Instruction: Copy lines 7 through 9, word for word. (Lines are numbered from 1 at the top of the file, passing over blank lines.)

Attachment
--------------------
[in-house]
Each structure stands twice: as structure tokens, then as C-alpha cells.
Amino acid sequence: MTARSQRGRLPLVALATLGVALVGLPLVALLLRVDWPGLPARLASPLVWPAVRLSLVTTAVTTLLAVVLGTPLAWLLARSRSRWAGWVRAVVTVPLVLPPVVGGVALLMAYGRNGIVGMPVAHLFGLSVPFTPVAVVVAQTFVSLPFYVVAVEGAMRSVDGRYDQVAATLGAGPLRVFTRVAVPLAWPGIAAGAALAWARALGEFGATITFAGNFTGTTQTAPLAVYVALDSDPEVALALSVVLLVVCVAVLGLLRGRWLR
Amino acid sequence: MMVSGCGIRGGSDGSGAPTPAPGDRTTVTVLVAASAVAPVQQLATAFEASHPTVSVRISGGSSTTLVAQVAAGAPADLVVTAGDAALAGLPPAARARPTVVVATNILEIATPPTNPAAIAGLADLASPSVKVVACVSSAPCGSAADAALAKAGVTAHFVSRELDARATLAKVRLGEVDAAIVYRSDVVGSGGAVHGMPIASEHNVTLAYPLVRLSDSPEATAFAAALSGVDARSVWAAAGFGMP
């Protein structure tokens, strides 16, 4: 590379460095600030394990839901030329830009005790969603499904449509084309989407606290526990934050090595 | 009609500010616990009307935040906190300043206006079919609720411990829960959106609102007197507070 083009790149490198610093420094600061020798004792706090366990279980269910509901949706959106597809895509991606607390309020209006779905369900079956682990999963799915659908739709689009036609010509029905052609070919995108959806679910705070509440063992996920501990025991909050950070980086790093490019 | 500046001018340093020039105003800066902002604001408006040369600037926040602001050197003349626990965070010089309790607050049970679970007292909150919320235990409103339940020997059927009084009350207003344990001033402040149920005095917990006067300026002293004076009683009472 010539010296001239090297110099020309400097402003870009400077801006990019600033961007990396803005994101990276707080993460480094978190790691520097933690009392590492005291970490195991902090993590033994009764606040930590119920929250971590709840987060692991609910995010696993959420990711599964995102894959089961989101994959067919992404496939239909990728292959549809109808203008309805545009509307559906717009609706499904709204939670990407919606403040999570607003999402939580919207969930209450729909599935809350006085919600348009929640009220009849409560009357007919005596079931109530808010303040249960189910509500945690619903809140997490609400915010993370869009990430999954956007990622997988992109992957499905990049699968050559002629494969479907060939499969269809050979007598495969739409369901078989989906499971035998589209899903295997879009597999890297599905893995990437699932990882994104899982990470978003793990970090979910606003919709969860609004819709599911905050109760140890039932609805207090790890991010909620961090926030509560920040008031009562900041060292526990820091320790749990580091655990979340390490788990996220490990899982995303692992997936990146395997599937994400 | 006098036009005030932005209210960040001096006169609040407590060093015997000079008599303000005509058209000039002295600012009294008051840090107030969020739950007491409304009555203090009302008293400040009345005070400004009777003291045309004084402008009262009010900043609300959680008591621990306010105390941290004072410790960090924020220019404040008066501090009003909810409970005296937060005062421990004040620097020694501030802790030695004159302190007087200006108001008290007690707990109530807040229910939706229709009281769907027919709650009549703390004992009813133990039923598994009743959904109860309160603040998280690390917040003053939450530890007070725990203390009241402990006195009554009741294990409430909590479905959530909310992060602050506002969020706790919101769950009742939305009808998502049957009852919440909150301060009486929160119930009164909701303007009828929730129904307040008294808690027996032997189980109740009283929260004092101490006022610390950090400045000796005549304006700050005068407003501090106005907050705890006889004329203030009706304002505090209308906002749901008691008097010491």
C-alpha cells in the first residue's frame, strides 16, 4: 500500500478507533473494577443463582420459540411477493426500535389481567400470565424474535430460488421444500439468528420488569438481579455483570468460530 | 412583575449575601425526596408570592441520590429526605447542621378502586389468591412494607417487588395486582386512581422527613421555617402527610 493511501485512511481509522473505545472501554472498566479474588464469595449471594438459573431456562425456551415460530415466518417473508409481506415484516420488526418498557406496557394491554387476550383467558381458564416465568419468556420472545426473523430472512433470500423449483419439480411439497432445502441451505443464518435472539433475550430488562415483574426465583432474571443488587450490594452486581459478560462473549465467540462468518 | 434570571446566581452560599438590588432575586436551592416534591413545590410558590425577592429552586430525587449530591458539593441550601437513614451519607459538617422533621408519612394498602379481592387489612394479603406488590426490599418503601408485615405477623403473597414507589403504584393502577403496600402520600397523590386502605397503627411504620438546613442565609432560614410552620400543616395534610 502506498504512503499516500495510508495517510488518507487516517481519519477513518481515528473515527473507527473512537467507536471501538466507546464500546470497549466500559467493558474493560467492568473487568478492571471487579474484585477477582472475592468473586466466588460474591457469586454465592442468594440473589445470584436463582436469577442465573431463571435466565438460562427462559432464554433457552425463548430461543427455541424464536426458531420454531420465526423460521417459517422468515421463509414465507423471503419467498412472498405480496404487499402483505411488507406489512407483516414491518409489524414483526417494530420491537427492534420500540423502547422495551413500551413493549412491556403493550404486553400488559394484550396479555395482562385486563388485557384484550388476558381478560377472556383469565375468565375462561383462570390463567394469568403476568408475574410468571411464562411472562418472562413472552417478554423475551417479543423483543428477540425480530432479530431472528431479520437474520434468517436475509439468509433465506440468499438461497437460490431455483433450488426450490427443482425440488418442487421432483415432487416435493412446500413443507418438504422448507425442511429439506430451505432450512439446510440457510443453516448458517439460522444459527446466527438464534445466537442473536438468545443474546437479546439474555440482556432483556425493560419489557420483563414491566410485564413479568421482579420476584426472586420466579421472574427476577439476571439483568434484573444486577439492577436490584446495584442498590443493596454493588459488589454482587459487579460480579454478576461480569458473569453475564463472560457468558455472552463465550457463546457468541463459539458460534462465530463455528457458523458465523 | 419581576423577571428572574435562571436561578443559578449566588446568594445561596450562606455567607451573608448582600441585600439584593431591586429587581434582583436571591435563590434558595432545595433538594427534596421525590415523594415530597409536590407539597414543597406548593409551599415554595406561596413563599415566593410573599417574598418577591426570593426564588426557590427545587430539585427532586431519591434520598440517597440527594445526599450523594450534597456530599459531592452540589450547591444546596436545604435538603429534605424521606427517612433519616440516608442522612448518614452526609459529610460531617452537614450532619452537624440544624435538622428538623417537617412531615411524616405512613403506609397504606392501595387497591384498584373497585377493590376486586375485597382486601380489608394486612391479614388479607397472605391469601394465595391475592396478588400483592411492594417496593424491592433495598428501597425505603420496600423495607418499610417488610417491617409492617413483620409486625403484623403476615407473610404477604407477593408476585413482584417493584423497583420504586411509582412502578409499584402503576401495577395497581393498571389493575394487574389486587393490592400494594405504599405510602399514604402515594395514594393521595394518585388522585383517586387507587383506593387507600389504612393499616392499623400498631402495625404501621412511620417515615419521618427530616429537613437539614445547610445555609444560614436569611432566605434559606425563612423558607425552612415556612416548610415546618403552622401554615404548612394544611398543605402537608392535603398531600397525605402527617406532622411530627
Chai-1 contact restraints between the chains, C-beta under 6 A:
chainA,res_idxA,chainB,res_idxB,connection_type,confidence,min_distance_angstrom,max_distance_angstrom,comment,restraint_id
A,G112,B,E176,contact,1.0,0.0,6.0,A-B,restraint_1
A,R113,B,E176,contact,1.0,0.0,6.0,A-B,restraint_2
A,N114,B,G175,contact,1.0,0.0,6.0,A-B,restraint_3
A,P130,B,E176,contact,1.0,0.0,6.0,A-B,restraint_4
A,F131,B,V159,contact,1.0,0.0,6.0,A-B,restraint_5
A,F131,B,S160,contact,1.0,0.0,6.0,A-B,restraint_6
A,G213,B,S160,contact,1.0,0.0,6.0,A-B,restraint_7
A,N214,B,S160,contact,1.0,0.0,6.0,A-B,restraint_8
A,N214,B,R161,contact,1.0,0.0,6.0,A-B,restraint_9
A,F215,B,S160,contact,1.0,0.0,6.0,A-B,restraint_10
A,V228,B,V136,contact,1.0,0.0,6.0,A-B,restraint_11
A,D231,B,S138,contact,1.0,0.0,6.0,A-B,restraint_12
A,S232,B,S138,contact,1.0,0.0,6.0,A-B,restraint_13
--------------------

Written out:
Chai-1 contact restraints between the chains, C-beta under 6 A:
chainA,res_idxA,chainB,res_idxB,connection_type,confidence,min_distance_angstrom,max_distance_angstrom,comment,restraint_id
A,G112,B,E176,contact,1.0,0.0,6.0,A-B,restraint_1